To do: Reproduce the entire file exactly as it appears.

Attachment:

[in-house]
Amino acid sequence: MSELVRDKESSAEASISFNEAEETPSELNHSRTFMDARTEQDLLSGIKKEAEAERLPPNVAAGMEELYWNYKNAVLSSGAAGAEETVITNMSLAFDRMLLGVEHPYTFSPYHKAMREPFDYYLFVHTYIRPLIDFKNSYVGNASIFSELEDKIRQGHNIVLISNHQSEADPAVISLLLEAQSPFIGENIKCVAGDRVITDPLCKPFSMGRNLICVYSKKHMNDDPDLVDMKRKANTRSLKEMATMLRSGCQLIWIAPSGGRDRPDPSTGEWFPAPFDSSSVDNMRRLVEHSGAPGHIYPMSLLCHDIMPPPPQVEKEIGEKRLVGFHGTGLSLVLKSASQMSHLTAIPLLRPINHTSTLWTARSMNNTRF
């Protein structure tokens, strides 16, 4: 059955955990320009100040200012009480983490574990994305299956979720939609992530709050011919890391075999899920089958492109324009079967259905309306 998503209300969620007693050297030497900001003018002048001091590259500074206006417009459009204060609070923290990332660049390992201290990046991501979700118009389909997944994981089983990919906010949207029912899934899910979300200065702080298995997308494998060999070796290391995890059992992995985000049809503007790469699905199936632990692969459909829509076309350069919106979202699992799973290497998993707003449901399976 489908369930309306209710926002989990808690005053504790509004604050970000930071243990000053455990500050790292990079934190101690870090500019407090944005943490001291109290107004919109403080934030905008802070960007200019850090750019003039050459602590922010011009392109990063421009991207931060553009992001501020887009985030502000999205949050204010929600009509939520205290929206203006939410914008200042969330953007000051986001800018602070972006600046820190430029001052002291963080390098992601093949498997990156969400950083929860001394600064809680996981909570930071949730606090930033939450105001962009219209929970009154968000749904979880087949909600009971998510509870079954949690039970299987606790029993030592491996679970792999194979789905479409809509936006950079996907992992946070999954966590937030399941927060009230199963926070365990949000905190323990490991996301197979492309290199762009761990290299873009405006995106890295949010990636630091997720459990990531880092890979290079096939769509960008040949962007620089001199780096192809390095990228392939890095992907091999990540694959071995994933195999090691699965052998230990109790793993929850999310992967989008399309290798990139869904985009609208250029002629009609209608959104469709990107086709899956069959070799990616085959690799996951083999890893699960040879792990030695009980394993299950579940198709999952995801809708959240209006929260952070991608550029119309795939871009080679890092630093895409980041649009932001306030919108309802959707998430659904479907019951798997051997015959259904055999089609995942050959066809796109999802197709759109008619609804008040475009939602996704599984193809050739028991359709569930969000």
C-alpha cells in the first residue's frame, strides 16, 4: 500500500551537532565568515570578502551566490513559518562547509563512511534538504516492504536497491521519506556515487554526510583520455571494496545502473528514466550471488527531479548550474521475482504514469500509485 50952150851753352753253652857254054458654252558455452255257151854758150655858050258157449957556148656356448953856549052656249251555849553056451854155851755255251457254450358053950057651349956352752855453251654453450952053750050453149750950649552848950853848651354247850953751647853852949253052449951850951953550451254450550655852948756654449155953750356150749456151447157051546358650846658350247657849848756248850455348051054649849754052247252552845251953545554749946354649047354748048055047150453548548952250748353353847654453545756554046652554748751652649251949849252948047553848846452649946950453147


[in-house]
Amino acid sequence: MSELVRDKESSAEASISFNEAEETPSELNHSRTFMDARTEQDLLSGIKKEAEAERLPPNVAAGMEELYWNYKNAVLSSGAAGAEETVITNMSLAFDRMLLGVEHPYTFSPYHKAMREPFDYYLFVHTYIRPLIDFKNSYVGNASIFSELEDKIRQGHNIVLISNHQSEADPAVISLLLEAQSPFIGENIKCVAGDRVITDPLCKPFSMGRNLICVYSKKHMNDDPDLVDMKRKANTRSLKEMATMLRSGCQLIWIAPSGGRDRPDPSTGEWFPAPFDSSSVDNMRRLVEHSGAPGHIYPMSLLCHDIMPPPPQVEKEIGEKRLVGFHGTGLSLVLKSASQMSHLTAIPLLRPINHTSTLWTARSMNNTRF
């Protein structure tokens, strides 16, 4: 059955955990320009100040200012009480983490574990994305299956979720939609992530709050011919890391075999899920089958492109324009079967259905309306 998503209300969620007693050297030497900001003018002048001091590259500074206006417009459009204060609070923290990332660049390992201290990046991501979700118009389909997944994981089983990919906010949207029912899934899910979300200065702080298995997308494998060999070796290391995890059992992995985000049809503007790469699905199936632990692969459909829509076309350069919106979202699992799973290497998993707003449901399976 489908369930309306209710926002989990808690005053504790509004604050970000930071243990000053455990500050790292990079934190101690870090500019407090944005943490001291109290107004919109403080934030905008802070960007200019850090750019003039050459602590922010011009392109990063421009991207931060553009992001501020887009985030502000999205949050204010929600009509939520205290929206203006939410914008200042969330953007000051986001800018602070972006600046820190430029001052002291963080390098992601093949498997990156969400950083929860001394600064809680996981909570930071949730606090930033939450105001962009219209929970009154968000749904979880087949909600009971998510509870079954949690039970299987606790029993030592491996679970792999194979789905479409809509936006950079996907992992946070999954966590937030399941927060009230199963926070365990949000905190323990490991996301197979492309290199762009761990290299873009405006995106890295949010990636630091997720459990990531880092890979290079096939769509960008040949962007620089001199780096192809390095990228392939890095992907091999990540694959071995994933195999090691699965052998230990109790793993929850999310992967989008399309290798990139869904985009609208250029002629009609209608959104469709990107086709899956069959070799990616085959690799996951083999890893699960040879792990030695009980394993299950579940198709999952995801809708959240209006929260952070991608550029119309795939871009080679890092630093895409980041649009932001306030919108309802959707998430659904479907019951798997051997015959259904055999089609995942050959066809796109999802197709759109008619609804008040475009939602996704599984193809050739028991359709569930969000």
C-alpha cells in the first residue's frame, strides 16, 4: 500500500551537532565568515570578502551566490513559518562547509563512511534538504516492504536497491521519506556515487554526510583520455571494496545502473528514466550471488527531479548550474521475482504514469500509485 50952150851753352753253652857254054458654252558455452255257151854758150655858050258157449957556148656356448953856549052656249251555849553056451854155851755255251457254450358053950057651349956352752855453251654453450952053750050453149750950649552848950853848651354247850953751647853852949253052449951850951953550451254450550655852948756654449155953750356150749456151447157051546358650846658350247657849848756248850455348051054649849754052247252552845251953545554749946354649047354748048055047150453548548952250748353353847654453545756554046652554748751652649251949849252948047553848846452649946950453147